13 Facts About Ovaries

iStock.com/magicmine
iStock.com/magicmine

Ovaries are only about the size of large grapes, but they’re one of the most important organs in the female body. Their primary responsibilities include producing eggs and secreting sex hormones that promote fertility. In this way, the future of humanity depends on them. Read on to learn more about these tiny but mighty organs.

1. THEY’RE THE FEMALE GONADS.

Go ahead and laugh, but gonads was a scientific term long before it became slang for a man’s testicles. It actually refers to the reproductive glands of both sexes: ovaries for women, and testes for men. When an embryo is in the early stages of development (around the seventh week), its gonads have the potential to develop into either female or male sex organs through a process called sexual differentiation. By this point, the sex has already been pre-determined by chromosomes (XX or XY), and in the absence of a Y chromosome, the gonads turn into ovaries. One study of adult mice found that ovaries could be turned into testes by deleting a single gene called FOXL2, which is constantly working to suppress the development of male anatomy in mammals. However, it's unknown what effect the modification of this gene would have on humans.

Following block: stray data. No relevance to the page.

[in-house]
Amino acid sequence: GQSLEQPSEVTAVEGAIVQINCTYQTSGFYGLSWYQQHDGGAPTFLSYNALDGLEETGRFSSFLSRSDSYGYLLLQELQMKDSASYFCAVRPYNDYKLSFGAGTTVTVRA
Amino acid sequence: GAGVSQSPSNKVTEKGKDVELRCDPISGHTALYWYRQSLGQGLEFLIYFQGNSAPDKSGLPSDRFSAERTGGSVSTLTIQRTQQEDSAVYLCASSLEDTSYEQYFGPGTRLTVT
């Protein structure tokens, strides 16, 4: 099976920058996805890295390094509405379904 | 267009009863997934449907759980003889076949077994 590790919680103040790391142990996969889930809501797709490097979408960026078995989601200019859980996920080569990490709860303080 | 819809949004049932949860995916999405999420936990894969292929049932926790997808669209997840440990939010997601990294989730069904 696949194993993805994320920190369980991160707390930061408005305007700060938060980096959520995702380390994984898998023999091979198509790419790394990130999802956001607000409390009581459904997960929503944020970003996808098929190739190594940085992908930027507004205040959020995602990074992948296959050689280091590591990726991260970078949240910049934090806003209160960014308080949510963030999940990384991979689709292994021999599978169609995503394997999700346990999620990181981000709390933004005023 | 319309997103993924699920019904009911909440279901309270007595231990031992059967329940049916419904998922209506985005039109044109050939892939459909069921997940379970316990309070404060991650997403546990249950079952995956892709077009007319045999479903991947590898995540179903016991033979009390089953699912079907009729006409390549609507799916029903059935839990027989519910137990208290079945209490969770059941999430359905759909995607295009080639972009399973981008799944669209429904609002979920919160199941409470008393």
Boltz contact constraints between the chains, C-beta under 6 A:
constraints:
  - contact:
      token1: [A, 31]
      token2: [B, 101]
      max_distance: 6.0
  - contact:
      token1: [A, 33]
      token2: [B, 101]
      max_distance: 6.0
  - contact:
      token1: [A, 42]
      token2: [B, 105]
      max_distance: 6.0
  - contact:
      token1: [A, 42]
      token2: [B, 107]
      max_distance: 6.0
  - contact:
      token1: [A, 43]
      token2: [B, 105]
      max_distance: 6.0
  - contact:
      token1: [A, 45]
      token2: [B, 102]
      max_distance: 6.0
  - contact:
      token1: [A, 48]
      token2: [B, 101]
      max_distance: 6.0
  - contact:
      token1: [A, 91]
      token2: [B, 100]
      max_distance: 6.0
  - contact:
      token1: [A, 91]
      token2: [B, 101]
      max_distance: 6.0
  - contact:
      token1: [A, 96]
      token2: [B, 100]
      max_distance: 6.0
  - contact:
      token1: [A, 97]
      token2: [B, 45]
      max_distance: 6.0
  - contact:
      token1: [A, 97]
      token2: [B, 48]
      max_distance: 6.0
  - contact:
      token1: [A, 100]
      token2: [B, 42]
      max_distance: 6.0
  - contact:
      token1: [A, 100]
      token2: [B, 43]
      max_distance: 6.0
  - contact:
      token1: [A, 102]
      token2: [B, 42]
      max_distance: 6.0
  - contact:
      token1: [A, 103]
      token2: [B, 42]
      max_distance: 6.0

2. THEY’RE CONTROLLED BY THE BRAIN.

The hypothalamus and pituitary gland both play pivotal roles in ensuring the ovaries function as they should. Neither is located anywhere near the ovaries, though. “If you put your finger between your eyes and shoved it backwards into your brain, first you would knock into your pituitary gland, which is a little pea-sized gland,” Randi Epstein, a New York City-based medical doctor and writer, tells Mental Floss. “And if you kept ramming backwards, then you would hit the hypothalamus.” (Of course, she doesn’t recommend actually trying this.)

The hypothalamus is the hormone control center, while the pituitary gland is called the body’s "master gland" because it controls the thyroid and adrenal glands, as well as the ovaries and testicles. Essentially, the hypothalamus tells the pituitary gland to send hormones to the ovaries, and the ovaries respond by secreting their own batch of hormones. A signal is then sent back to the hypothalamus to let it know if the levels of estrogen and progesterone are too high or too low. The cycle then continues, but we don't fully understand what triggers the hypothalamus and kicks off the process in the first place, Epstein says.

3. IT’S HARD TO ACCURATELY PREDICT WHEN OVARIES WILL KICK OFF MENOPAUSE.

Because of the previously mentioned unknowns, there’s no way of telling when puberty or menopause will occur. In the latter case, scientists have been looking at different genetic markers in an attempt to predict when the ovaries will shut down the processes of menstruation and ovulation—otherwise known as menopause—but "nothing is definitive" right now, according to Mary Jane Minkin, an obstetrician-gynecologist in New Haven, Connecticut, who also teaches at the Yale School of Medicine.